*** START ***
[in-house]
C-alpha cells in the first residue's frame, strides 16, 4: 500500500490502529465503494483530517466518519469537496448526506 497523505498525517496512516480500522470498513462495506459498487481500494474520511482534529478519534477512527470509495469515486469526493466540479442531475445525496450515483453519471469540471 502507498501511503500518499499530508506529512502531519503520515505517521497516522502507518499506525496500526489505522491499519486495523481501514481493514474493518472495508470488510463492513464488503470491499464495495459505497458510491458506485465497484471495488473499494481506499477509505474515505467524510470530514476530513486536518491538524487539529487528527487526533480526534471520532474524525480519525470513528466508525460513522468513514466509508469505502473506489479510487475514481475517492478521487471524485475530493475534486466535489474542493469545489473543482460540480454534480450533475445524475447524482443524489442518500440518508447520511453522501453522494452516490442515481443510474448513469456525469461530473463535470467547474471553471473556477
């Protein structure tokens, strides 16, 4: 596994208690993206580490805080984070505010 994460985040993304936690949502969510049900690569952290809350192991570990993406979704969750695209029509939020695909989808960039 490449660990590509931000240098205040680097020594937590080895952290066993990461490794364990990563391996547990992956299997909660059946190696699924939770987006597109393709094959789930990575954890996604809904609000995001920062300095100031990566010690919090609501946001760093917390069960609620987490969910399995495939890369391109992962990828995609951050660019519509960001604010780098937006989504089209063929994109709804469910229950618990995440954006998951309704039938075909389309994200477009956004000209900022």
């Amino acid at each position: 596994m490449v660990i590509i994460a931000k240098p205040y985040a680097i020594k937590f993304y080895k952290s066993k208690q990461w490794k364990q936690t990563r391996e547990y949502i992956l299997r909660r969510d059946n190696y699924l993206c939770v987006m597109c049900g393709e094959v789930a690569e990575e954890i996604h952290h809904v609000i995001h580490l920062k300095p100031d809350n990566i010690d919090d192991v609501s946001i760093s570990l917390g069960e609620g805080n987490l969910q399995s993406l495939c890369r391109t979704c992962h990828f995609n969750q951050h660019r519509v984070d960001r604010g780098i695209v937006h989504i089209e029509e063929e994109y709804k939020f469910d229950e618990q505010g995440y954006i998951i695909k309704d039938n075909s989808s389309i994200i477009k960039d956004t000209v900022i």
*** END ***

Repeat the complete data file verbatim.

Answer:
[in-house]
C-alpha cells in the first residue's frame, strides 16, 4: 500500500490502529465503494483530517466518519469537496448526506 497523505498525517496512516480500522470498513462495506459498487481500494474520511482534529478519534477512527470509495469515486469526493466540479442531475445525496450515483453519471469540471 502507498501511503500518499499530508506529512502531519503520515505517521497516522502507518499506525496500526489505522491499519486495523481501514481493514474493518472495508470488510463492513464488503470491499464495495459505497458510491458506485465497484471495488473499494481506499477509505474515505467524510470530514476530513486536518491538524487539529487528527487526533480526534471520532474524525480519525470513528466508525460513522468513514466509508469505502473506489479510487475514481475517492478521487471524485475530493475534486466535489474542493469545489473543482460540480454534480450533475445524475447524482443524489442518500440518508447520511453522501453522494452516490442515481443510474448513469456525469461530473463535470467547474471553471473556477
């Protein structure tokens, strides 16, 4: 596994208690993206580490805080984070505010 994460985040993304936690949502969510049900690569952290809350192991570990993406979704969750695209029509939020695909989808960039 490449660990590509931000240098205040680097020594937590080895952290066993990461490794364990990563391996547990992956299997909660059946190696699924939770987006597109393709094959789930990575954890996604809904609000995001920062300095100031990566010690919090609501946001760093917390069960609620987490969910399995495939890369391109992962990828995609951050660019519509960001604010780098937006989504089209063929994109709804469910229950618990995440954006998951309704039938075909389309994200477009956004000209900022």
């Amino acid at each position: 596994m490449v660990i590509i994460a931000k240098p205040y985040a680097i020594k937590f993304y080895k952290s066993k208690q990461w490794k364990q936690t990563r391996e547990y949502i992956l299997r909660r969510d059946n190696y699924l993206c939770v987006m597109c049900g393709e094959v789930a690569e990575e954890i996604h952290h809904v609000i995001h580490l920062k300095p100031d809350n990566i010690d919090d192991v609501s946001i760093s570990l917390g069960e609620g805080n987490l969910q399995s993406l495939c890369r391109t979704c992962h990828f995609n969750q951050h660019r519509v984070d960001r604010g780098i695209v937006h989504i089209e029509e063929e994109y709804k939020f469910d229950e618990q505010g995440y954006i998951i695909k309704d039938n075909s989808s389309i994200i477009k960039d956004t000209v900022i």